Trouts and salmons

Sockeye Salmon Sockeye Salmon
Oncorhynchus nerka


To 33" (84 cm). Elongate, fusiform, moderately compressed. Marine coloration: bluish-green above, silvery below, with fine speckling but no spots. Freshwater coloration: bright red, head pale green; females may have green and yellow blotches. Snout bluntly pointed, mouth terminal; gill rakers long, slender, closely spaced, 28-40 on first arch. Adipose fin present.

Endangered Status

The Sockeye Salmon is on the U.S. Endangered Species List. Snake River populations are classified as endangered in Idaho, Oregon, and Washington. Populations from Ozette Lake, Washington, are classified as threatened. The Snake River Sockeye Salmon began their decline in the 1970s after hydroelectric dams were built along the Snake and Columbia Rivers. The original free flow of these rivers has been curtailed by more than 60 dams, and wild salmon populations have been reduced dramatically. Many salmon runs -- once extending over hundreds of miles of woodland streams -- have been destroyed entirely. Other factors contributing to the demise of Sockeyes are pollution, overfishing, and alterations to their habitat brought upon by development of adjoining land.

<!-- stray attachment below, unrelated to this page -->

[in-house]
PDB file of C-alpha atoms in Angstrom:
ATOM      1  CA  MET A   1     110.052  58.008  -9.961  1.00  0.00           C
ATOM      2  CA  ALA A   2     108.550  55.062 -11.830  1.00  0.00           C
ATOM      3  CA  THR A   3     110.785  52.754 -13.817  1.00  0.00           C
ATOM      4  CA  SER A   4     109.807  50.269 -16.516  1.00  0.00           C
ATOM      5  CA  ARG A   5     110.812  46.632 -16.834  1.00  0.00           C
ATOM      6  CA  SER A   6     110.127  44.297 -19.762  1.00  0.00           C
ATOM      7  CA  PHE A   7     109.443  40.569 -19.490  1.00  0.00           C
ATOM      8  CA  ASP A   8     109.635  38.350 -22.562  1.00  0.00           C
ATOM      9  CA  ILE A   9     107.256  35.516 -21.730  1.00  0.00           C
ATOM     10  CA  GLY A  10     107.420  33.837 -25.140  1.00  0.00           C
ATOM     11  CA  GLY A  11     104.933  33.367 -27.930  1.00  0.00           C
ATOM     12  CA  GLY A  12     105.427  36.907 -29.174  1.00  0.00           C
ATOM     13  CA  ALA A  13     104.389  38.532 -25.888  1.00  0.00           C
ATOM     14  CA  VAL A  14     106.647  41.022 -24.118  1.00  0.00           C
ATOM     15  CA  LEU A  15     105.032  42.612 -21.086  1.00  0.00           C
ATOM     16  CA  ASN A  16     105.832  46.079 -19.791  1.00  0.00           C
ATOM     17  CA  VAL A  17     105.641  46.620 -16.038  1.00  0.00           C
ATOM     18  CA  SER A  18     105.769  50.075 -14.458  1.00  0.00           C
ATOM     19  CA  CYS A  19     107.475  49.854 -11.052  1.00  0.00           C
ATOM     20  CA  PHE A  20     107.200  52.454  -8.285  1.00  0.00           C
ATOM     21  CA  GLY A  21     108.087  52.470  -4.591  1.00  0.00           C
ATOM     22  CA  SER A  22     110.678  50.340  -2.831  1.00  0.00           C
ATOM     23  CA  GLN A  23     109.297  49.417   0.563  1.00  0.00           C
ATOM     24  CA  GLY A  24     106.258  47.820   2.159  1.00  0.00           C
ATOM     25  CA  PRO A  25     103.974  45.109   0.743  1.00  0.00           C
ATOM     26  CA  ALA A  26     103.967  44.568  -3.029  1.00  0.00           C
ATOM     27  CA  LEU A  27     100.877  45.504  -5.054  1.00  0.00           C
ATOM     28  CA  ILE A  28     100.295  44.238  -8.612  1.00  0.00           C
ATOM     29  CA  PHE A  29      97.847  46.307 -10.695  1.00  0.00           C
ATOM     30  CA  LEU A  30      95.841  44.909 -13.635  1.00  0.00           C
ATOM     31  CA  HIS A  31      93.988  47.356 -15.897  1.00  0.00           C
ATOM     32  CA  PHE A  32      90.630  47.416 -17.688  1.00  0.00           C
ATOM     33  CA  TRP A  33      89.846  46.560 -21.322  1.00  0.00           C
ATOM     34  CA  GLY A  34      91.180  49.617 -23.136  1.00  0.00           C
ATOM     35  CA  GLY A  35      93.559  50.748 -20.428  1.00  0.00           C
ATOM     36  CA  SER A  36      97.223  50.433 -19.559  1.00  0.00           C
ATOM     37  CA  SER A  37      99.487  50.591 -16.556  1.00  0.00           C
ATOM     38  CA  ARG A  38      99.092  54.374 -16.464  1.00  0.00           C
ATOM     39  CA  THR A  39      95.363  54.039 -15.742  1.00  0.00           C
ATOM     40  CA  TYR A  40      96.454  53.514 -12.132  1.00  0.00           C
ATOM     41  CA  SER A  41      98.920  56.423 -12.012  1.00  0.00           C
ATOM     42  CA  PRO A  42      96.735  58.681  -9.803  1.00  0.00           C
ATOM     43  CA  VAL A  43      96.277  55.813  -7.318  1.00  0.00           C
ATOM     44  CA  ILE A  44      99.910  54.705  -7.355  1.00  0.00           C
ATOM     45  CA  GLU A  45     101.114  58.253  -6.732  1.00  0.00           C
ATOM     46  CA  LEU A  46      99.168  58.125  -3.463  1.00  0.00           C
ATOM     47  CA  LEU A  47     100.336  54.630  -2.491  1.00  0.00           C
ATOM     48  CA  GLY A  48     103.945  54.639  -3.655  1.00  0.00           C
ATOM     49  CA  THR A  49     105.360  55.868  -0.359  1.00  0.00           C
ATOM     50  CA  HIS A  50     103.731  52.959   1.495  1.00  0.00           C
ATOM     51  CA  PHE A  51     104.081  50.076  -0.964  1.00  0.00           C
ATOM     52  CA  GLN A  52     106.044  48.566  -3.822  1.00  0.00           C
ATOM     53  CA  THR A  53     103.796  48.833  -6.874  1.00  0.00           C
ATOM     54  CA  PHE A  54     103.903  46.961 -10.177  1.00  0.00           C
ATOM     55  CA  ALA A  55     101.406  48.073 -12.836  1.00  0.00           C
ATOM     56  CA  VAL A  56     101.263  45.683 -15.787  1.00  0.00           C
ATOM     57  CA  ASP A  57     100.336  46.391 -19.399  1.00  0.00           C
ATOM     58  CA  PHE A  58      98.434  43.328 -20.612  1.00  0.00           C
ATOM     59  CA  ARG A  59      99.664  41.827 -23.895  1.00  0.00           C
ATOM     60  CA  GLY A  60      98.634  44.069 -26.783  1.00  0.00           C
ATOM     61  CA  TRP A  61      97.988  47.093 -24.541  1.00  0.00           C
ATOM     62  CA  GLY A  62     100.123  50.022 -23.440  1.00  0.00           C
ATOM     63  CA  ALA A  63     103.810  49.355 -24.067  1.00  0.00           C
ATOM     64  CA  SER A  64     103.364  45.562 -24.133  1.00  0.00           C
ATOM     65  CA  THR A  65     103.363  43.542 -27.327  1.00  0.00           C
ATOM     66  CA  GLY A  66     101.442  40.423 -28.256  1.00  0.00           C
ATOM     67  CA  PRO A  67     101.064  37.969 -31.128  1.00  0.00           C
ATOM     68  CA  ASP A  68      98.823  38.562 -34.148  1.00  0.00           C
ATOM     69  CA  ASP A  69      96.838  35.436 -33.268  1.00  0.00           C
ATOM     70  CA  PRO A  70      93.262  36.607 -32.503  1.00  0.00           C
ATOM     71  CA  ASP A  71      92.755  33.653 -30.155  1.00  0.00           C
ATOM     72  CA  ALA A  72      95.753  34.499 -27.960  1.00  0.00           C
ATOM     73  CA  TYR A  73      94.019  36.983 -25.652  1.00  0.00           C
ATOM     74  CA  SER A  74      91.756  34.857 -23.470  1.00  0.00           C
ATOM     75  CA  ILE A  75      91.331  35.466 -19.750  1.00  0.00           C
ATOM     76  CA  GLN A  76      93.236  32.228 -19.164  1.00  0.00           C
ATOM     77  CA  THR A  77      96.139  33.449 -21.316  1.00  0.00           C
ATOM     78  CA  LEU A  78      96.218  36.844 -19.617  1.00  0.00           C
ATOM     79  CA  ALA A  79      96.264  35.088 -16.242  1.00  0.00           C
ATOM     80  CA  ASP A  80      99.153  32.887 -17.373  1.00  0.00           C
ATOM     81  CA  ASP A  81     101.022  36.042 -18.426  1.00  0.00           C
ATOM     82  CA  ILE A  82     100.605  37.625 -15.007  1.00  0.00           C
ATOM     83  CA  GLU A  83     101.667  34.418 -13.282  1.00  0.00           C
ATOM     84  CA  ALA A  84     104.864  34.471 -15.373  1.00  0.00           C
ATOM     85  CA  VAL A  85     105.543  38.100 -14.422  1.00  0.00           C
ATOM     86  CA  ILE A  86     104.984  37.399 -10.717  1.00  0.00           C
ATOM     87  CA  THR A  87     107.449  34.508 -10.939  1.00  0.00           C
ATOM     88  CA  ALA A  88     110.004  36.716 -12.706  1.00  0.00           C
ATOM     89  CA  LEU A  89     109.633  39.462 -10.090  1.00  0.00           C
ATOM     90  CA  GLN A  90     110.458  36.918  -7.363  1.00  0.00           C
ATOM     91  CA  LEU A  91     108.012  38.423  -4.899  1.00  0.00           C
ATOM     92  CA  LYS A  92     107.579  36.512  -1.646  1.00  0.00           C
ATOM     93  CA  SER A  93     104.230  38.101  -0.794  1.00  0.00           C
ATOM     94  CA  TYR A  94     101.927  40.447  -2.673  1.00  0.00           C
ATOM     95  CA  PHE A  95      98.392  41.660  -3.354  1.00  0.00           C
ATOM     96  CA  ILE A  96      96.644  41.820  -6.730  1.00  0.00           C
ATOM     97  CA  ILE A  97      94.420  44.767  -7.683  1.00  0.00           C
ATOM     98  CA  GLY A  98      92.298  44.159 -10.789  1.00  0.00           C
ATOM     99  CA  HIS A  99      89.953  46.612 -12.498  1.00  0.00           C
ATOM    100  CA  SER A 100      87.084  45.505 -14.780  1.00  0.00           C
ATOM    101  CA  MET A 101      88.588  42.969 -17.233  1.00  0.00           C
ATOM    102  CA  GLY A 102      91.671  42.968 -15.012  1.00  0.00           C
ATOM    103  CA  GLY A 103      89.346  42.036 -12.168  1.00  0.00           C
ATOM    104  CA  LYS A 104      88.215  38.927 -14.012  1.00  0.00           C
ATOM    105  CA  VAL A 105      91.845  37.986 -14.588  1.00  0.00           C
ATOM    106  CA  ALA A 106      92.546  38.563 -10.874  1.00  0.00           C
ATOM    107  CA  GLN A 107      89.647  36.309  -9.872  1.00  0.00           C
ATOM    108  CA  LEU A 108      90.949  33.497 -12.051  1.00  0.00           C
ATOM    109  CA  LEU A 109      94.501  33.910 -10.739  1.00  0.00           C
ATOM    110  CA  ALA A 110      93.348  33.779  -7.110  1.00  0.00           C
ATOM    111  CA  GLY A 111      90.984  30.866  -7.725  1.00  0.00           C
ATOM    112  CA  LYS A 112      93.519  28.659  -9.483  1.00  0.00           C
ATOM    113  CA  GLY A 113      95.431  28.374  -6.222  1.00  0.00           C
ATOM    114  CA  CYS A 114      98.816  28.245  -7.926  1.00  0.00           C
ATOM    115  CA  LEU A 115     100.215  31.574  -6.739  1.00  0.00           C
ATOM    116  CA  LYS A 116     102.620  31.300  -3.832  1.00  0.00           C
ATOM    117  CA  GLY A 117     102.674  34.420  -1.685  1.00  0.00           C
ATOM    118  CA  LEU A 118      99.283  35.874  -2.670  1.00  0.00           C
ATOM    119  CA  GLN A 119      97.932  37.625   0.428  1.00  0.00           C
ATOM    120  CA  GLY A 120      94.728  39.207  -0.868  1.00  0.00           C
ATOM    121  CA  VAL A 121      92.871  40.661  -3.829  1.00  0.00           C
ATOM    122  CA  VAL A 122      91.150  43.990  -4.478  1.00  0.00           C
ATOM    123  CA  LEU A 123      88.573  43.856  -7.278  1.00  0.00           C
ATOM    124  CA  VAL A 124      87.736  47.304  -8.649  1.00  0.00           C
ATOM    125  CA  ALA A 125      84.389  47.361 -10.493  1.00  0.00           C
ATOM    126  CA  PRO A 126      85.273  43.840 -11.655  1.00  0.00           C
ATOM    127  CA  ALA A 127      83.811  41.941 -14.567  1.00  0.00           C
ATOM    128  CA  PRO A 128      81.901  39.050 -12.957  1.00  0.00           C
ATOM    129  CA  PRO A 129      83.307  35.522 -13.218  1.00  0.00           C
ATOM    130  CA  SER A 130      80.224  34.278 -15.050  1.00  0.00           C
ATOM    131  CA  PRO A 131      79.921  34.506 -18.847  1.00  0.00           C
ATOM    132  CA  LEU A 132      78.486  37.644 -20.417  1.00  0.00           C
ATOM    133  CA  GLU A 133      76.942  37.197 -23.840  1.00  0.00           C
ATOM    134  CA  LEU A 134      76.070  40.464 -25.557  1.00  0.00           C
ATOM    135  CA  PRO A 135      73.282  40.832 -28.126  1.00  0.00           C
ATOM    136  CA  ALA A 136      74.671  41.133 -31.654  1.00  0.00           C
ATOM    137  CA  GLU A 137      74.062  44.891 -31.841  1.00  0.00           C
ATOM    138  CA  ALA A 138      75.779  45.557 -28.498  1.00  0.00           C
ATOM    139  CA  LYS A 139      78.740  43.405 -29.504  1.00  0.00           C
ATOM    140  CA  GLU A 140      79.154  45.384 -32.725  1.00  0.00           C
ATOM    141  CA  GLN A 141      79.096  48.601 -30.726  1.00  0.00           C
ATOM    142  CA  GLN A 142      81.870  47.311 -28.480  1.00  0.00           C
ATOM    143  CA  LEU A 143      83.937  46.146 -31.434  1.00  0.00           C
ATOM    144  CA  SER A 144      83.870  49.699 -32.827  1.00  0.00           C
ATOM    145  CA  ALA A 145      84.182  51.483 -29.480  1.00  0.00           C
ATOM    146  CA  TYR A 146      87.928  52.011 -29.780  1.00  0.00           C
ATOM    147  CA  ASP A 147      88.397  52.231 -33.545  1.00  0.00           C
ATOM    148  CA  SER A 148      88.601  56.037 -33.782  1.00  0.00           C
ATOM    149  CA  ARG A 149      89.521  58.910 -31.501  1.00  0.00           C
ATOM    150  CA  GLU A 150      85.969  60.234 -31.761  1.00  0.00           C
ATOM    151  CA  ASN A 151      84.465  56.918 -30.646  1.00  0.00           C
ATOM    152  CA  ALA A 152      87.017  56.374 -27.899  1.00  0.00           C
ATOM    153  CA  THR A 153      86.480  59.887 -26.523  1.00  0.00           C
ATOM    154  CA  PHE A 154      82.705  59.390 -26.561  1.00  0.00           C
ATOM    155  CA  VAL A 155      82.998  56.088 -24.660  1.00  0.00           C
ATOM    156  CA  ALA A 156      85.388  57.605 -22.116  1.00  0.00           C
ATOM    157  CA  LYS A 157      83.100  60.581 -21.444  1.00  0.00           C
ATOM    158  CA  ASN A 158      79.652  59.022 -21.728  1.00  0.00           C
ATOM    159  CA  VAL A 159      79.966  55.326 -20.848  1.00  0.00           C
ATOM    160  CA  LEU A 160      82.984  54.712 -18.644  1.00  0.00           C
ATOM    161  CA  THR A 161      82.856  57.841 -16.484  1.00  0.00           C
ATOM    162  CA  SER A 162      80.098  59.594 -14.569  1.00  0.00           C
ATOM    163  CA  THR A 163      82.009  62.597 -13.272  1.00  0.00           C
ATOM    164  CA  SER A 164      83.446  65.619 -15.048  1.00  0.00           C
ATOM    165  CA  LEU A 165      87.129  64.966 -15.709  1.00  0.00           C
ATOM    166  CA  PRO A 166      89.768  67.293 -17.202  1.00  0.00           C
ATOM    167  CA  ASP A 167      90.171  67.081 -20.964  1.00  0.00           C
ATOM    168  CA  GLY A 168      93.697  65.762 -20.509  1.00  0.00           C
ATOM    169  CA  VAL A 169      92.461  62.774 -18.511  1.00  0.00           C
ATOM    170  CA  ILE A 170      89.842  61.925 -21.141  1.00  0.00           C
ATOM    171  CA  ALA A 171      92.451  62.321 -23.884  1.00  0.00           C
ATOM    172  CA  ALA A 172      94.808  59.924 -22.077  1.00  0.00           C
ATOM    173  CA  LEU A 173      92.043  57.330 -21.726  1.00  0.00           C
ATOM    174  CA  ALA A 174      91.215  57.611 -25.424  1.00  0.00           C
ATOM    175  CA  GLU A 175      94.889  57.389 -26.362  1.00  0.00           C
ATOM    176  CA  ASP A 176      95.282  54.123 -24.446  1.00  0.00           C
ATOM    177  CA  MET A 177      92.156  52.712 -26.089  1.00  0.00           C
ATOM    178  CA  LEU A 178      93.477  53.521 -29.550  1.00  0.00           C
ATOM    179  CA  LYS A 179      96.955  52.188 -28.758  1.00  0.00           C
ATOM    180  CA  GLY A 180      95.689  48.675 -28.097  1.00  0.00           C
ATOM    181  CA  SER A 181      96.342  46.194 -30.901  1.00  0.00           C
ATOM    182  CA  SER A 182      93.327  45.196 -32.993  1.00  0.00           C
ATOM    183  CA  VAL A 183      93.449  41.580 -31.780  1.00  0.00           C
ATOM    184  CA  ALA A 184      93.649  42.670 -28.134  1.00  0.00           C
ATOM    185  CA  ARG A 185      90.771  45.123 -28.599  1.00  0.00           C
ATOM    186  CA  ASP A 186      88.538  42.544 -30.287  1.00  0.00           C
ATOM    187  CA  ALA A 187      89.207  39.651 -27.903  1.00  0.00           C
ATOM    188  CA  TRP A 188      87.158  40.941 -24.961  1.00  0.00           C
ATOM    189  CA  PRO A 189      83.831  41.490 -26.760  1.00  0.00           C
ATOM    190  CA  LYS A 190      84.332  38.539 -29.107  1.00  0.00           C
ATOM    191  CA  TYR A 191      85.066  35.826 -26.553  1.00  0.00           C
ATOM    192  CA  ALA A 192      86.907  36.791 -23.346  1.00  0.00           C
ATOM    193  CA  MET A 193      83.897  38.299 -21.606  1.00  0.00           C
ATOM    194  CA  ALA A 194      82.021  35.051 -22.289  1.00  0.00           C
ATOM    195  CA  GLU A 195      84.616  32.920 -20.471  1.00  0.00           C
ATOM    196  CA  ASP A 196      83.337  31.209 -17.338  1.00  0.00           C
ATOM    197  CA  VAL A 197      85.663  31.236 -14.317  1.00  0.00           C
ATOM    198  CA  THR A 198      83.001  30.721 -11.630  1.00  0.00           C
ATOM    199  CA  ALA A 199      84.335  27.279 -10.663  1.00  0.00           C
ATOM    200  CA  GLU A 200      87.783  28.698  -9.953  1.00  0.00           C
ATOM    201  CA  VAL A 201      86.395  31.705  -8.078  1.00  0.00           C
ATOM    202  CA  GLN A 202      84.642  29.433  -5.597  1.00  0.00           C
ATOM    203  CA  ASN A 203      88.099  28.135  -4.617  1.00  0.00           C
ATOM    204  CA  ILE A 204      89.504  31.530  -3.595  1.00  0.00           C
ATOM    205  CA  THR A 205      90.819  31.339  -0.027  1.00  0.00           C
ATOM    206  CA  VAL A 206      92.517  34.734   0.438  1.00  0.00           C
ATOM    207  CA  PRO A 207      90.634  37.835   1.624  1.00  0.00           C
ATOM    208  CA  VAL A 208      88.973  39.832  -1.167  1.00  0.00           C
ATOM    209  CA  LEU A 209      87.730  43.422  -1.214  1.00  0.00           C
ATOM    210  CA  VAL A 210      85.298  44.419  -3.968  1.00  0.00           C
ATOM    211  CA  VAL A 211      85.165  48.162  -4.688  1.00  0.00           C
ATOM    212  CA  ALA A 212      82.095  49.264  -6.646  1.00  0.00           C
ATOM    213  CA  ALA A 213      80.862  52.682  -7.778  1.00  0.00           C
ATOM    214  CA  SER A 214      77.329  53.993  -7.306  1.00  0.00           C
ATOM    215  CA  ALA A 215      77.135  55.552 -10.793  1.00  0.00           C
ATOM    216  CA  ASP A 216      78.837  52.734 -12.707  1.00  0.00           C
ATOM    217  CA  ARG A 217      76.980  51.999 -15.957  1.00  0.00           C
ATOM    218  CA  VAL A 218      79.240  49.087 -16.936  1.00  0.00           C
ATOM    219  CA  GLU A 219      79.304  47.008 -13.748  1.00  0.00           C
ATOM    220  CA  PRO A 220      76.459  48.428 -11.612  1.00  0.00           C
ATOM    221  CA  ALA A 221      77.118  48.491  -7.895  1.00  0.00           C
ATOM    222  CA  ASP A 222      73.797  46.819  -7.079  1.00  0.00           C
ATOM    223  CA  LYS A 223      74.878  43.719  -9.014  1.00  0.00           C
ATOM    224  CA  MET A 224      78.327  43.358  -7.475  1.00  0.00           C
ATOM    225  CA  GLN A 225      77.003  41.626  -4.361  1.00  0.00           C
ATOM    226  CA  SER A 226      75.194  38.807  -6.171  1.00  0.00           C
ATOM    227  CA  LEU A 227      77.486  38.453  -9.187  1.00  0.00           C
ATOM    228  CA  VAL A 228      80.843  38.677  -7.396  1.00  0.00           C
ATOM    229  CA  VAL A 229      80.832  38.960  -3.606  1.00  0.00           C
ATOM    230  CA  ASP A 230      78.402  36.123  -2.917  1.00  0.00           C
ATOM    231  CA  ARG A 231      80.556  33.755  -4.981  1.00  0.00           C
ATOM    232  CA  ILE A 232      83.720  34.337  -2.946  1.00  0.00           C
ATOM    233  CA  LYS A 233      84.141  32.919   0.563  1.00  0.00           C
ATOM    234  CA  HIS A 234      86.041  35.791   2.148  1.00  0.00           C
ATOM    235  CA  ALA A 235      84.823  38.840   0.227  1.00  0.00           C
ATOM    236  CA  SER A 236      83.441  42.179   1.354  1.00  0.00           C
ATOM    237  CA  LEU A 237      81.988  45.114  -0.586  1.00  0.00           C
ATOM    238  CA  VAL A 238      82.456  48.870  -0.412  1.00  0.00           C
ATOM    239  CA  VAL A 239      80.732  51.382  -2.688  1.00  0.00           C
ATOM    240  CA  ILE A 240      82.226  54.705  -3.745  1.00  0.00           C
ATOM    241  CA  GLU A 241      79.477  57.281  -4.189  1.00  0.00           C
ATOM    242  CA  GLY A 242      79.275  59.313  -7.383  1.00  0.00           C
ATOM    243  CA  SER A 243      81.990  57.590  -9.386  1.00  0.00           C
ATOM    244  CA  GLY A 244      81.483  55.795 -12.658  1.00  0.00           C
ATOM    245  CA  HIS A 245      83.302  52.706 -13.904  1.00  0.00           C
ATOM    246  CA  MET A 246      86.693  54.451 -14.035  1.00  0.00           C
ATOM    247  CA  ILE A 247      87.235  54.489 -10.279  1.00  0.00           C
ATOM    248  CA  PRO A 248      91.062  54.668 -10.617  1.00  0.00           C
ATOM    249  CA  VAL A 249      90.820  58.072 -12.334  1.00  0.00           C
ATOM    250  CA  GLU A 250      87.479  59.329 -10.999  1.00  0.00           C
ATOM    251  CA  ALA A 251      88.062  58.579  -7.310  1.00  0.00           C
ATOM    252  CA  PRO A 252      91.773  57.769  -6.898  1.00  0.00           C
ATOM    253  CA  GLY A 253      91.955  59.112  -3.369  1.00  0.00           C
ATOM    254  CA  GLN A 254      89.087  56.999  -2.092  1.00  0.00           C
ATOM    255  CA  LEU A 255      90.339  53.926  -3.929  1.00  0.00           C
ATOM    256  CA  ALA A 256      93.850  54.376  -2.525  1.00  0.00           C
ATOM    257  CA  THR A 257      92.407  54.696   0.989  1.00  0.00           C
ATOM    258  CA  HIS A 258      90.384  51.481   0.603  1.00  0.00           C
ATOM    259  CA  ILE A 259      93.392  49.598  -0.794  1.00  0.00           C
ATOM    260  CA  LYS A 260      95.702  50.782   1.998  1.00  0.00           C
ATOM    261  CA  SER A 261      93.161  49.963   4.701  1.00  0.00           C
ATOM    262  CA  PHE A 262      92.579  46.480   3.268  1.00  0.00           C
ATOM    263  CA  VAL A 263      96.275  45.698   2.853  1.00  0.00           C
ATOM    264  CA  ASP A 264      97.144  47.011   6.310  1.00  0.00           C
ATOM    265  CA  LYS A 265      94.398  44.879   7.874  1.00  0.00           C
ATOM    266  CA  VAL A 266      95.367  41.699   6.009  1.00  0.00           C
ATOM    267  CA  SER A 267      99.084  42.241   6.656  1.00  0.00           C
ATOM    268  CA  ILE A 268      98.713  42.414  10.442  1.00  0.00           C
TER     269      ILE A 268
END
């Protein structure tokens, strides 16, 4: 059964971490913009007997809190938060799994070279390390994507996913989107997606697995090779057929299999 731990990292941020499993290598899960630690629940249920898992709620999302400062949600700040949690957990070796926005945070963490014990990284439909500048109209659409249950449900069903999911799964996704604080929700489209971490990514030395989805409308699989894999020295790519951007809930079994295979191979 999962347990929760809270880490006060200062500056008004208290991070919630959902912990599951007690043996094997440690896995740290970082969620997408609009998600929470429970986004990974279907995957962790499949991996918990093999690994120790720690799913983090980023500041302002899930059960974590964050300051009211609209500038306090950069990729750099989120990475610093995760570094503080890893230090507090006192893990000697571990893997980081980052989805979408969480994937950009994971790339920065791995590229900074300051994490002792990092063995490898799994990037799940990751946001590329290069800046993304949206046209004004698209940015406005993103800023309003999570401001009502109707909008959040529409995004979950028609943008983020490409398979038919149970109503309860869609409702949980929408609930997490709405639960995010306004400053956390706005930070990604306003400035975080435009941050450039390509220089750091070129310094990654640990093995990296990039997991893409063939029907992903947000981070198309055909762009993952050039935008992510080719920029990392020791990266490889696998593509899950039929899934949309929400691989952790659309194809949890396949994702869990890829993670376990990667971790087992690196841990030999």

Related Species

Chum Salmon (O. keta) has all fins usually dark-tipped, dorsal can be pale at edges; has 18-26 gill rakers on first arch. Spawning adults have reddish bars and large, pale blotches on sides; tips of pelvic and anal fins white. Occurs from Arctic Ocean to S. California; coastal streams south to Sacramento River.


Surface waters of open ocean and freshwater streams, rivers, and lakes containing tributary streams for spawning.


From Bering Straight to Sacramento River, California; introduced elsewhere in northern lakes.


Sockeye Salmon spawn during summer in small tributaries of lakes, where the young spend 1 to 3 years before migrating to the ocean. After living at sea for 2 to 4 years, maturing adults return to their home stream. Sockeye Salmon have the greatest commercial value of all the Pacific salmons, although few are caught by anglers in the ocean because they rarely strike lures or trolled baits.

More Information about Salmon